As a writer, we talk a lot about the pain of rejection, but not about the agony of waiting for a decision. I submit essays to literary journals, then I wait. Two months, three months, four months and more.
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The hungrier I am for the acceptance, the slower time seems to move. Once I hit the submit button, I tell myself to forget and move on with my everyday activities. Once in a while, or more often it seems lately – which I attribute to the tedious routine of the pandemic — I remember one or more of my essays hanging out there in the atmosphere. When the vision of one of my titles in quotation marks comes into my mind, it seems as though there are still many months to go before a decision is handed down.
Nine Months and Counting
I sent in one of my best essays as an entry for a New York Artist Fellowship grant in January. Jan-u-a-ry. The winner was supposed to be announced in July. When I go to their website, all that it says is “Due to the impact of COVID-19, the 2020 notification timeline has been delayed.” WTF? How does COVID-19 delay the reading of essays? For two months now? If anything, COVID-19 should give them more time. They’re killing me.
In March, I entered an essay contest. The unusual thing about this contest was it permitted entries that had already been published. In 2010, I wrote a piece about anorexia that appeared in an academic journal with a small circulation. I remain torn about the small readership because the editor of the journal helped me edit the ending and improved the piece. The essay was a simultaneous submission so I don’t regret pulling it from the other journals when I received this acceptance. If I hadn’t, it wouldn’t be the same piece.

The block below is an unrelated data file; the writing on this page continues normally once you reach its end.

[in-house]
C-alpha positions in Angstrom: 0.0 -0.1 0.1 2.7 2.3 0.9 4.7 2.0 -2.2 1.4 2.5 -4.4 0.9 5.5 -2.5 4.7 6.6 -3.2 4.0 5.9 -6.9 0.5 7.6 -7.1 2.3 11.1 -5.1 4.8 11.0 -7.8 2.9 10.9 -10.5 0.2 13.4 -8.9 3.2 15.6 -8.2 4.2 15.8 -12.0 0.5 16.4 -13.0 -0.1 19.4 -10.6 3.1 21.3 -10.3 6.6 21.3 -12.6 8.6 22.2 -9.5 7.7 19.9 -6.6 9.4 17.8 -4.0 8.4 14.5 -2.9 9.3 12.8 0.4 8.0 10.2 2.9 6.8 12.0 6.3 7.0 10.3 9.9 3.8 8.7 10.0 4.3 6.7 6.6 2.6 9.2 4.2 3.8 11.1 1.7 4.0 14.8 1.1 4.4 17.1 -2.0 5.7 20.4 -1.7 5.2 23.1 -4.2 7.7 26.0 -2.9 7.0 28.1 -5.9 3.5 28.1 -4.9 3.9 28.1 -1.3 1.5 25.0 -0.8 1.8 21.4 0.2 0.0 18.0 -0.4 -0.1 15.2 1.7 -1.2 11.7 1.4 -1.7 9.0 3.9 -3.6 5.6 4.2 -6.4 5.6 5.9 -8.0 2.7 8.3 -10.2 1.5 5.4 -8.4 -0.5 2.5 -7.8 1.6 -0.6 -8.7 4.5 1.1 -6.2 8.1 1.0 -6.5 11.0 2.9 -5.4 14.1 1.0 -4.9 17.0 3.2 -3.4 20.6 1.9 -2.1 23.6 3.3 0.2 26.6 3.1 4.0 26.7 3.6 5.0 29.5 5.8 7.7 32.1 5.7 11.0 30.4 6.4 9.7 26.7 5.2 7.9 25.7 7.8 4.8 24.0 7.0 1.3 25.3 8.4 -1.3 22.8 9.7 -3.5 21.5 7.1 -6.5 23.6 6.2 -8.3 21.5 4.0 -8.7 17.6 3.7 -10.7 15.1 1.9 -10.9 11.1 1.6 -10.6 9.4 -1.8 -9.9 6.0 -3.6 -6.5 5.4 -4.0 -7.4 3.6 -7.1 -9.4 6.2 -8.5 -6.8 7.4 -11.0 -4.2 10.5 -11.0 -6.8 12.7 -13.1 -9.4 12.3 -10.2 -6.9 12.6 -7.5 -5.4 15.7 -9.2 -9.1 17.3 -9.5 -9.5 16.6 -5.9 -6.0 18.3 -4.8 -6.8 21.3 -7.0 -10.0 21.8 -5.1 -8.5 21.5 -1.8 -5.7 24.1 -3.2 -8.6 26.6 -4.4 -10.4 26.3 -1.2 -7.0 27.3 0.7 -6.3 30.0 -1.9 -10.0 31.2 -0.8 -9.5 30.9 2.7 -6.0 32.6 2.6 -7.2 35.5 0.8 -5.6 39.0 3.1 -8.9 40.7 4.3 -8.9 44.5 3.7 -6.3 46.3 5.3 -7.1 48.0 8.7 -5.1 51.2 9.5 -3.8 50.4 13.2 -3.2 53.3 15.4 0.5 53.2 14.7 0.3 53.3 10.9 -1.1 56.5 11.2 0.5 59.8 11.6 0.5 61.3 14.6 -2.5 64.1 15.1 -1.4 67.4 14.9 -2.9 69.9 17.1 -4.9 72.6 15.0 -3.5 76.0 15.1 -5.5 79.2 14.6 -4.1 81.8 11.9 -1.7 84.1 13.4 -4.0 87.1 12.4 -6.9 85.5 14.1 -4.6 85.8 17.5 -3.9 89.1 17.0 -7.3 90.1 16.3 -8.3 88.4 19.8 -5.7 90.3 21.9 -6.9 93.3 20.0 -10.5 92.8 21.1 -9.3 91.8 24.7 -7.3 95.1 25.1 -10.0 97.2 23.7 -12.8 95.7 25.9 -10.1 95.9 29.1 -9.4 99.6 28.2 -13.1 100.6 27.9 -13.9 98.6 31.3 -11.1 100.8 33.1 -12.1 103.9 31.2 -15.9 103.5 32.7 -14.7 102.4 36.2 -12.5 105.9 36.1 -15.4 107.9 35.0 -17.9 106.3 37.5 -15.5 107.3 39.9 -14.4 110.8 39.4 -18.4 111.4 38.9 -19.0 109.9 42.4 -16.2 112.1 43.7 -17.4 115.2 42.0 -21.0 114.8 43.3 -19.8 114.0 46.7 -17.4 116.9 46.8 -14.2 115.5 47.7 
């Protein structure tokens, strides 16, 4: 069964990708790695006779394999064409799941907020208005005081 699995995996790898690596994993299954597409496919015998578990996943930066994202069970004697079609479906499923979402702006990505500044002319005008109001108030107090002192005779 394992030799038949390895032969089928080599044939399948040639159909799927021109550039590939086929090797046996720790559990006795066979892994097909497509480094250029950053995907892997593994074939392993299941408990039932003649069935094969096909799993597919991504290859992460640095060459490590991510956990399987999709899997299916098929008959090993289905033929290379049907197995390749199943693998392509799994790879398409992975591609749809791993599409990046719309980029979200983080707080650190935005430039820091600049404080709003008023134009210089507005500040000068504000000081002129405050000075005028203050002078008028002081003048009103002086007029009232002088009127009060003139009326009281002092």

I read part of this essay at a student reading one summer at an intensive summer workshop. The author who put the whole workshop together touched my shoulder and told me the writing was very good. I imagine it’s the same feeling when a fan is touched by a rock star. I lived off that high for the rest of the summer. The winner of the contest is supposed to be announced on October 15th.
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Sometime in the Fall
I entered another contest sponsored by a prestigious literary journal with the theme of illness, health and healing. The non-fiction genre of the contest is being judged by an even more prestigious author who has published a memoir about her bipolar illness and many other books about different aspects of mental illness. When I spoke in the first paragraph about being hungry for an acceptance, I’m starving for this one. This journal has been on my radar since I first started writing about my mental illness in 2007. The winner(s) of each different genre will be announced “sometime in the fall?” When is that? October? November? December? Excuse me, I would like to know approximately when, so I can steel myself for the rejection. That being said, when I told my former psychiatrist Dr. L. about wanting this badly, she said I should use the power of positive visualization. So, I’m picturing logging into my e-mail and seeing a “Dear Andrea, Congratulations!” e-mail. But when?
Much More Reasonable
For the fourth of the “big four,” as I’ve dubbed the essays I have out right now, the timeline is much more reasonable. This is another literary journal, similar to the previous one, focusing on healthcare, medical stories, hospitals and caregivers. I submitted my piece on 9/19/20. This is not for a contest; it was simply a submission for the regular Spring 2021 issue. I published a piece in their Spring 2015 issue and I’ve submitted a couple of times since then and the subsequent ones have been declined. I want to prove to the editors there that I’m not a one-hit-wonder. Cofounding the situation is the word limit for this literary journal is only 2500 words and I tend to be much more verbose. It’s a hard exercise, but good for me to make the piece tight. The editors say the decisions will be made no later than 10/22/20, so that’s rapid-fire speed compared to the other three. Let’s see if they stick to it.
Which is worse? The pain of rejection or the agony of waiting? They have both helped me build a more resilient character, but I’d have to say the pain of rejection, because as long as I’m waiting, I can still dream.
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